university british columbia simon frazier
"university british columbia" Discussed on Pet Life Radio

Pet Life Radio

02:47 min | 4 years ago

"university british columbia" Discussed on Pet Life Radio

"Com to forty or more like a passions today large or small we put them all designer pat sweaters dot com let's talk past lack count on it great late radio and welcome bakhtiari their line i'm here and i'm like radio at that yeah and here today very very fortunate every special guest toughest and the current who's a professor emeritus university british columbia vancouver away and now behavior i don't disagree your degree any solid zero i dislike out just i got so so very very impressive and doing a lot of studies with our behavior and he publicist study on a hugging and how the vast majority eighty two percent of dogs in pictures ever reviewed actually we're showing signs of stress by being out there reason being that this the inability for that white or flight response and you know as as we know from the nature from evolutionary standpoint dogs that we're going to be great to some other at all had to get away and if they're being confined if they're being home they may not be able to do so in that creates some stress response so why questions or by the way if you have any questions for doctor korean please give us a call at eight seven seven three eight five eight eight two mike you know question is up mike stretches that have been different again a final dogs and to some of the other factors an for example i threw a lot of media and often i will take one of my many dogs on two shows me as a guest now we're talking this same dog that in bed at night it can not get close enough that little use slipping on top of me in between my legs in betray me my wife i mean they are just that there are part of the family right and they love to caudal and the loves out yet when i bring him onto a set where this stranger people there's cameras there's no way so things don't totally different all i can rarely get him to do the same things at that he doesn't home he's much more cautious and and a case i get that i believe yes if he could get away he would have i try to have him at that time it would try to get away so reviewing the other picks also wondered who else was in the picture was the person taking a picture the real parent meaning that the alpha and a house and the dog is looking to stick get me facing his person i can be because i want to be with you or in a place like the beast on apart some stranger comes up with a camera and wants it picture and his august second obama you know i love your mom and if we're going to go.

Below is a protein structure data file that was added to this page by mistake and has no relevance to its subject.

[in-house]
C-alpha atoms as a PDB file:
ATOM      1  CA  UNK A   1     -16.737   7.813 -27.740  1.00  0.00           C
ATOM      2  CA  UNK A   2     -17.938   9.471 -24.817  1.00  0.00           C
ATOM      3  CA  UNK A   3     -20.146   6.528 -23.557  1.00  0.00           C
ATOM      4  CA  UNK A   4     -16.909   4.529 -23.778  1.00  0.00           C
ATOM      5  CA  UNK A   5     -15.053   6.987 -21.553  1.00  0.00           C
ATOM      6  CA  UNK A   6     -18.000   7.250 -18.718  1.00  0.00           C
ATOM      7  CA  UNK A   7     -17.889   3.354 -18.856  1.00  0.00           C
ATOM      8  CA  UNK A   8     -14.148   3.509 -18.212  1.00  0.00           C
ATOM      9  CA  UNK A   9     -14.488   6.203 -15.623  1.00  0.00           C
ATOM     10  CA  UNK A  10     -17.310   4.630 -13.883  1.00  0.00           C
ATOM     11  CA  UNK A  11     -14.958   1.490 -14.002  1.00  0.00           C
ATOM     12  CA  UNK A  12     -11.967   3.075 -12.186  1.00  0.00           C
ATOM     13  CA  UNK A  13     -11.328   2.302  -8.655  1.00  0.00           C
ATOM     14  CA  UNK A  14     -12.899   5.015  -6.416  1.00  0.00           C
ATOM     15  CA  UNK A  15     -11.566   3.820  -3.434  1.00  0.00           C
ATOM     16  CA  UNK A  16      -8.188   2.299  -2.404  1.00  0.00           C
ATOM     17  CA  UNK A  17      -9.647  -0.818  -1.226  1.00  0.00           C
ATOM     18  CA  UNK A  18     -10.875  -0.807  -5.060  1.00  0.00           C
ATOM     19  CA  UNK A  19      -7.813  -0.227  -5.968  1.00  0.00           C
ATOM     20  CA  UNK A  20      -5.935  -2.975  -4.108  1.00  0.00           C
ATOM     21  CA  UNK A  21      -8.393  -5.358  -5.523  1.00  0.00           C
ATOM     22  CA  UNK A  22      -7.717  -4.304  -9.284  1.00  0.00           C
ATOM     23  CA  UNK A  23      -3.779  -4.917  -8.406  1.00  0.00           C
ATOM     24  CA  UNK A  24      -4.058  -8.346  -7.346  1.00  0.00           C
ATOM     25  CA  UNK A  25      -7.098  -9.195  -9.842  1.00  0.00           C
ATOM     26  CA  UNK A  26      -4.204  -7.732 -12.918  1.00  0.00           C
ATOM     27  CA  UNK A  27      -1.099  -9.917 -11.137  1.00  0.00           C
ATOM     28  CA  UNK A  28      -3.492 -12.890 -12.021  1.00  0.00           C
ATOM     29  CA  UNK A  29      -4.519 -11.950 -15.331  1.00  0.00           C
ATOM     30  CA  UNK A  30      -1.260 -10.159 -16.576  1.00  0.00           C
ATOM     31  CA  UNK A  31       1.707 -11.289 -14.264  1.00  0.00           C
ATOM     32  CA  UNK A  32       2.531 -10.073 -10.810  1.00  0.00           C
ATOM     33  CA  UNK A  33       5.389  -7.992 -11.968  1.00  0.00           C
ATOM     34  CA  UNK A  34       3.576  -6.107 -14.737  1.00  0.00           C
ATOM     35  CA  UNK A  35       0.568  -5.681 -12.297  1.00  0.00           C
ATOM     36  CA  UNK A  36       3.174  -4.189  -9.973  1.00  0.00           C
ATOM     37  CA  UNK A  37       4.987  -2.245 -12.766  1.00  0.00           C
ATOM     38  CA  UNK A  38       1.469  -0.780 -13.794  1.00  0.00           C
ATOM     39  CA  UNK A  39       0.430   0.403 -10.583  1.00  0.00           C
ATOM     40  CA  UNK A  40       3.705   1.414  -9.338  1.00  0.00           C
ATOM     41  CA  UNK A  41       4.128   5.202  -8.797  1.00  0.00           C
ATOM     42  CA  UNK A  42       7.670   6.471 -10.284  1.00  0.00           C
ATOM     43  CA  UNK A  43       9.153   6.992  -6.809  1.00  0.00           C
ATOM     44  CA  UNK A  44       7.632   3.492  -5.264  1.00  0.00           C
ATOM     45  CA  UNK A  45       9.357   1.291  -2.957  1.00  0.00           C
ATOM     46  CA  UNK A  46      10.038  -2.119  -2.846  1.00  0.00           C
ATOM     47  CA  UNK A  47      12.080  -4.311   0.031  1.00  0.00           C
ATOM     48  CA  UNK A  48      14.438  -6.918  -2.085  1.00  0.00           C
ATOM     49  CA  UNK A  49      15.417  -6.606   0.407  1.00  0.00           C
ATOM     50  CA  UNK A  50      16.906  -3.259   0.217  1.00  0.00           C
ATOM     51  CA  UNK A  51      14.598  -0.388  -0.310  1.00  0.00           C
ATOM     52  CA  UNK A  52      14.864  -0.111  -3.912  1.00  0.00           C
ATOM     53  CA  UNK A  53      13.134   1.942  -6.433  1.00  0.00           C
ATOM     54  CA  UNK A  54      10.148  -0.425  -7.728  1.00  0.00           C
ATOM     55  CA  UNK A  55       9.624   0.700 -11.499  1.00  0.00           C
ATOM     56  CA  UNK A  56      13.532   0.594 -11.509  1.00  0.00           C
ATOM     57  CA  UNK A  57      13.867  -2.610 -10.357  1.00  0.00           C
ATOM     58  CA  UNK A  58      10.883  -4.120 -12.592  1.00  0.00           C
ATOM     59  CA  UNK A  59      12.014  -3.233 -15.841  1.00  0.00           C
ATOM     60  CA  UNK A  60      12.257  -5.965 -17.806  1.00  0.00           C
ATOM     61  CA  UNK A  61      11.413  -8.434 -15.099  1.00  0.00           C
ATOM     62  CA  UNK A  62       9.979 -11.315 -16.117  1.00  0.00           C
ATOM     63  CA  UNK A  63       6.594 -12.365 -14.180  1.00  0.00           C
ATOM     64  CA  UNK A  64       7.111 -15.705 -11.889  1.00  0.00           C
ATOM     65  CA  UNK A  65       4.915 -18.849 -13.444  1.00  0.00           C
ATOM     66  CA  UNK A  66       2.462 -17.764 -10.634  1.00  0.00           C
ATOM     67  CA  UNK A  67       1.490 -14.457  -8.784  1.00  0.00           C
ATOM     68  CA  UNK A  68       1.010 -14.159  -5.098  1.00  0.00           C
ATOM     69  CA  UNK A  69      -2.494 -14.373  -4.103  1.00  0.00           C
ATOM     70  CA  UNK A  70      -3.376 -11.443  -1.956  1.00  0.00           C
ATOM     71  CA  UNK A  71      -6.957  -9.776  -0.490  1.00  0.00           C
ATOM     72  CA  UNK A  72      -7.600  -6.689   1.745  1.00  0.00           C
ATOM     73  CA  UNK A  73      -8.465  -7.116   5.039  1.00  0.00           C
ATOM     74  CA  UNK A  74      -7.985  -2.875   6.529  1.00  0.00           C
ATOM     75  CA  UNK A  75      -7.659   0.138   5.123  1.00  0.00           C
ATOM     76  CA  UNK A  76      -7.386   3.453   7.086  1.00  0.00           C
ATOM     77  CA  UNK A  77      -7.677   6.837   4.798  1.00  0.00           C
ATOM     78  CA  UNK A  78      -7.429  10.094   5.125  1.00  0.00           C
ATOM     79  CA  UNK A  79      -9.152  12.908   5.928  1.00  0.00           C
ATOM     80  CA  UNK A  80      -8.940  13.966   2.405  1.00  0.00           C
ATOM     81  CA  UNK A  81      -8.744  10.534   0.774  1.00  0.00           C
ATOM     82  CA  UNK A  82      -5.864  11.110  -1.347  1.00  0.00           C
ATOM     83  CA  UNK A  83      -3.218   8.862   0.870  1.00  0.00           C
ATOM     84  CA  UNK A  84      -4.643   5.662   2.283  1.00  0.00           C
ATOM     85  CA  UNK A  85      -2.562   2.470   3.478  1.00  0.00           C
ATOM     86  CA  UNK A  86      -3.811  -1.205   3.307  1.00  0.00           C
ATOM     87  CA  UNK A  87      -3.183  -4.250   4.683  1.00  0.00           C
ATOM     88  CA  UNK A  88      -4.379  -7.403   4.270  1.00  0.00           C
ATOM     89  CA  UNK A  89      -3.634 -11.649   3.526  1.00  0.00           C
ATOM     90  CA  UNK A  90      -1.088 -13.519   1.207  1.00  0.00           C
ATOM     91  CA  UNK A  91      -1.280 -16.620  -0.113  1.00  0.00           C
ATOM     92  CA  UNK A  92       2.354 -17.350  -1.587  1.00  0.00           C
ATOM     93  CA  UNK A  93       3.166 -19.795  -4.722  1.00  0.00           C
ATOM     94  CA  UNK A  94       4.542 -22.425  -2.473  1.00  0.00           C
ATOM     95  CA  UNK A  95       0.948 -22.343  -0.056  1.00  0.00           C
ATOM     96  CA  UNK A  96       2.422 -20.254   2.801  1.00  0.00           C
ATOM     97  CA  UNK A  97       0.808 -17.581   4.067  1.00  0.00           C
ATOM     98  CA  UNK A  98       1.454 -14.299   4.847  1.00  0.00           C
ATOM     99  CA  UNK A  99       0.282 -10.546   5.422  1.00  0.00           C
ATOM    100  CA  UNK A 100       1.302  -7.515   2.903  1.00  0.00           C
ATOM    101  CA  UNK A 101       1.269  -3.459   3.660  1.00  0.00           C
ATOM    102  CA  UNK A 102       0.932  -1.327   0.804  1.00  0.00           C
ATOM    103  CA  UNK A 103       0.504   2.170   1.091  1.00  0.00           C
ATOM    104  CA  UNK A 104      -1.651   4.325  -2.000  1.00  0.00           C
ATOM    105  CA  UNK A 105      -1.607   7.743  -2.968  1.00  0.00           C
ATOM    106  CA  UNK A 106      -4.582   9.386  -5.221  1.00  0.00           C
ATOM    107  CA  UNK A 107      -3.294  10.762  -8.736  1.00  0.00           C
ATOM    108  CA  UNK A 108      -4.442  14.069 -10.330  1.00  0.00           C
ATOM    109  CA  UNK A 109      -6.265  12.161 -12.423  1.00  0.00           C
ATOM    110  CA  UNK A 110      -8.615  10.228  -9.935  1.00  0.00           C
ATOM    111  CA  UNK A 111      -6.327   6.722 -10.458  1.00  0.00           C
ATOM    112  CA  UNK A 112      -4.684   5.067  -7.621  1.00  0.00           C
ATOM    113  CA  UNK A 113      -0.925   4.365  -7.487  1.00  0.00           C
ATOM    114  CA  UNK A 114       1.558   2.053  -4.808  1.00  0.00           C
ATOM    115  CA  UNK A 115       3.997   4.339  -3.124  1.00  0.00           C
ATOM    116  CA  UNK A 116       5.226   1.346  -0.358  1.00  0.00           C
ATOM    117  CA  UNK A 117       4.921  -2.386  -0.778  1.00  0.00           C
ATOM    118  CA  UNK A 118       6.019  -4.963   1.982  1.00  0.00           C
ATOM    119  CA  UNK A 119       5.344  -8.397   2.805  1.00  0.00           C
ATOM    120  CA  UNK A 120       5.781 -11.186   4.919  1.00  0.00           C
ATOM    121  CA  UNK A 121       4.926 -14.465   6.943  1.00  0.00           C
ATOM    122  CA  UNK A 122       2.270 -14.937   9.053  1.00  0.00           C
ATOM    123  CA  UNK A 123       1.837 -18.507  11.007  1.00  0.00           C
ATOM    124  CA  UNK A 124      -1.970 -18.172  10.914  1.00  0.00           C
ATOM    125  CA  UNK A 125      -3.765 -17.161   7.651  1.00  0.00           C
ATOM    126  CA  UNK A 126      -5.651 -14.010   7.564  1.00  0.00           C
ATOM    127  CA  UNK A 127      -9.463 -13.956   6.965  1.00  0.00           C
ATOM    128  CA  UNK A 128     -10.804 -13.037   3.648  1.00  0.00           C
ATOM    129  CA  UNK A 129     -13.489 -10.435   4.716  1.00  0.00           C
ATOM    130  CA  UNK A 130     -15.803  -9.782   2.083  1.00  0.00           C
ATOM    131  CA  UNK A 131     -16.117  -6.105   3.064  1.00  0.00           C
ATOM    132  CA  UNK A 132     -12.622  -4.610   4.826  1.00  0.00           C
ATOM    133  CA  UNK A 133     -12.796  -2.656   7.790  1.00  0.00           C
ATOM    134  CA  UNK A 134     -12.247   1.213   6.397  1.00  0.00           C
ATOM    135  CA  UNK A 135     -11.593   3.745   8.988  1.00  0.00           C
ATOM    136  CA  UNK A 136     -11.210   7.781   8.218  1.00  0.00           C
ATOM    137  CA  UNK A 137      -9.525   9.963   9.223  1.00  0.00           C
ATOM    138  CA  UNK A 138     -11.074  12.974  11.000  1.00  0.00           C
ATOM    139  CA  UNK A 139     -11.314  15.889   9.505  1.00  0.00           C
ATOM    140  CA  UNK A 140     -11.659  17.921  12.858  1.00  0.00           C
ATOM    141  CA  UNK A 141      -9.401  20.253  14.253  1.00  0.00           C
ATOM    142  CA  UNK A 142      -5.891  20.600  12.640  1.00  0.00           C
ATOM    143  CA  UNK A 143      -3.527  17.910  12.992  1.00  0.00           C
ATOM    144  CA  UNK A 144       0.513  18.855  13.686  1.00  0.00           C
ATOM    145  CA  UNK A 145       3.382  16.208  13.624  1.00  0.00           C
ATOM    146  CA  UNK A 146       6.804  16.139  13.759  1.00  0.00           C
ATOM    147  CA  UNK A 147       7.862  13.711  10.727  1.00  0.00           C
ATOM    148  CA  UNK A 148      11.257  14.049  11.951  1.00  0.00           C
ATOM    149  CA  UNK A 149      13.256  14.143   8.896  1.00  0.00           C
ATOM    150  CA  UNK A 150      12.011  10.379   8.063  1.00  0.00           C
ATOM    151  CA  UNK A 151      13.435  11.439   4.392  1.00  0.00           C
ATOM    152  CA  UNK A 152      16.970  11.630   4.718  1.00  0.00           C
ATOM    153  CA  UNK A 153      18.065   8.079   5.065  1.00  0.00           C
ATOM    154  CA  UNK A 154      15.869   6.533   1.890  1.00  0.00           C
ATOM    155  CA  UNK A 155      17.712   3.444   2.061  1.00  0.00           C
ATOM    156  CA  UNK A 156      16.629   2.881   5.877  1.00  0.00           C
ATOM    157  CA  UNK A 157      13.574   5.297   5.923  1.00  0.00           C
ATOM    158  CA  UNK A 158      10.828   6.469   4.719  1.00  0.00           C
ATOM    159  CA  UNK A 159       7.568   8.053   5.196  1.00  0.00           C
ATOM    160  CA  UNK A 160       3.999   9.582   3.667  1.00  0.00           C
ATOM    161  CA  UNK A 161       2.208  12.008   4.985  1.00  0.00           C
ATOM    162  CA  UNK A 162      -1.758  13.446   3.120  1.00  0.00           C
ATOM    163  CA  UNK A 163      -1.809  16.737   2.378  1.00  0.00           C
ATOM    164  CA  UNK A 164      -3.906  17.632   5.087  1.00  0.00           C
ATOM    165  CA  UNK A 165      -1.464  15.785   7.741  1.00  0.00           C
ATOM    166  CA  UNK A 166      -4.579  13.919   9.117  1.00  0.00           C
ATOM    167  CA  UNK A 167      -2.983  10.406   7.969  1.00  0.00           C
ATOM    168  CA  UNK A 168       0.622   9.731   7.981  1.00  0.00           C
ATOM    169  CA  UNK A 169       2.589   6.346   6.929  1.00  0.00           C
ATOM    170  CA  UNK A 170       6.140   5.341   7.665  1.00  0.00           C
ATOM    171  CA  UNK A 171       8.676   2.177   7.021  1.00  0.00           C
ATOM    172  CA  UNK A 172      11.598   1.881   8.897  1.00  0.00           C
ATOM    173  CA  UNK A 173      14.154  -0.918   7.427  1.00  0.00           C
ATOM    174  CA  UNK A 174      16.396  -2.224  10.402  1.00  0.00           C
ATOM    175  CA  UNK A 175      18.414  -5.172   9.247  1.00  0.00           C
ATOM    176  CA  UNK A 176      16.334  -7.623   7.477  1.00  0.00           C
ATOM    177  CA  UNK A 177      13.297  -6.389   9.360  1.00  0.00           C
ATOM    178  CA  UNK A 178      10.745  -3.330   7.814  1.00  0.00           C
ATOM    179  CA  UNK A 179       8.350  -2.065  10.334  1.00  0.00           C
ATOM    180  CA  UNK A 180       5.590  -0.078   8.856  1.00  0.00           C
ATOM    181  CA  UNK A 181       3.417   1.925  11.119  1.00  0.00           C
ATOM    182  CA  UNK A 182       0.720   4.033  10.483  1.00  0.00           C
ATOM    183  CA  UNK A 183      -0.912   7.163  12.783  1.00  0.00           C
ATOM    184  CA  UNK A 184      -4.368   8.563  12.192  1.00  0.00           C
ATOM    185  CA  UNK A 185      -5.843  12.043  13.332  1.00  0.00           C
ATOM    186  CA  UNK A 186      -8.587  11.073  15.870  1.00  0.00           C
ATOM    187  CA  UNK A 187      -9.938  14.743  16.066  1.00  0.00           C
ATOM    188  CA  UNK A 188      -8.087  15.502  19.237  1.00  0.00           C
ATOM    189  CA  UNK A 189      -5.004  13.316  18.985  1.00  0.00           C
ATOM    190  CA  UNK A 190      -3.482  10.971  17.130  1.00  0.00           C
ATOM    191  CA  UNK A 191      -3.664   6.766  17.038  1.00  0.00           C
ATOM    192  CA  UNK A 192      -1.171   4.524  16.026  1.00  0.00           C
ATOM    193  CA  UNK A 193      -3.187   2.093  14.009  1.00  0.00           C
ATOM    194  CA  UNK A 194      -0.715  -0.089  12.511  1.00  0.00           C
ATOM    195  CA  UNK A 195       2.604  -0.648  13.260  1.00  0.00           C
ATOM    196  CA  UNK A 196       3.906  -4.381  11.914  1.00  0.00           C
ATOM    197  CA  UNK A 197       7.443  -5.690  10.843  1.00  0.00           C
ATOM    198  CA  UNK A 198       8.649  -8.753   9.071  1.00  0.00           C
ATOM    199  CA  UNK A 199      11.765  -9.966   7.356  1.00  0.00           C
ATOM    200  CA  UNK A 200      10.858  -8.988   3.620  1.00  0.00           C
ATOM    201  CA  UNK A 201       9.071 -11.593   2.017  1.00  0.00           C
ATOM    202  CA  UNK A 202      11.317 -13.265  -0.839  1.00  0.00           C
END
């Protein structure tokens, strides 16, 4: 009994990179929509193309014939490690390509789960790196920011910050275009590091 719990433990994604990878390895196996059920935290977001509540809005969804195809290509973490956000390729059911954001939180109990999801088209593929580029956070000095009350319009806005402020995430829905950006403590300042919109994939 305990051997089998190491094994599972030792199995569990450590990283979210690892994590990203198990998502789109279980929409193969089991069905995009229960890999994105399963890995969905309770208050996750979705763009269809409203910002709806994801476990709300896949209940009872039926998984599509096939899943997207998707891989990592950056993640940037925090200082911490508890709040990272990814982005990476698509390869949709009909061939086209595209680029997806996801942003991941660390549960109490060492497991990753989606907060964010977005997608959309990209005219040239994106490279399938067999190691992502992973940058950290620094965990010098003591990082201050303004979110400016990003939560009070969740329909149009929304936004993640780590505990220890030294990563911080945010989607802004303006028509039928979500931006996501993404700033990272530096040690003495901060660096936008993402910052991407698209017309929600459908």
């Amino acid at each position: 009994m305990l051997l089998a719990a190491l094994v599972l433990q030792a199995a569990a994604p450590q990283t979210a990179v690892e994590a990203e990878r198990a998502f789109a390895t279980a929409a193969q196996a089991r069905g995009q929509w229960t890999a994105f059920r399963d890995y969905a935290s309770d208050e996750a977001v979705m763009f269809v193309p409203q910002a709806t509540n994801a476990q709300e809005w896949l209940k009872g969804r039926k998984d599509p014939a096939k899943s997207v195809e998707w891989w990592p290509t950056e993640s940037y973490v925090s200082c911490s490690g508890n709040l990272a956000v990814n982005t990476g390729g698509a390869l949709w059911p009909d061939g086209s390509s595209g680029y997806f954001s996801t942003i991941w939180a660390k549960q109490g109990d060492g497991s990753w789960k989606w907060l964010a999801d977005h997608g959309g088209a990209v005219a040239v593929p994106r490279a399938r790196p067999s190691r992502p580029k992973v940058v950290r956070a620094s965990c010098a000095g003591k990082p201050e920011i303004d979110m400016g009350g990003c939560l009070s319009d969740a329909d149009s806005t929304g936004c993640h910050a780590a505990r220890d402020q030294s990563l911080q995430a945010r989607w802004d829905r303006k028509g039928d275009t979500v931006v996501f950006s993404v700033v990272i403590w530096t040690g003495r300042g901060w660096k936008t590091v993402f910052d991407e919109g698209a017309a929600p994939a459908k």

vancouver obama professor emeritus university eighty two percent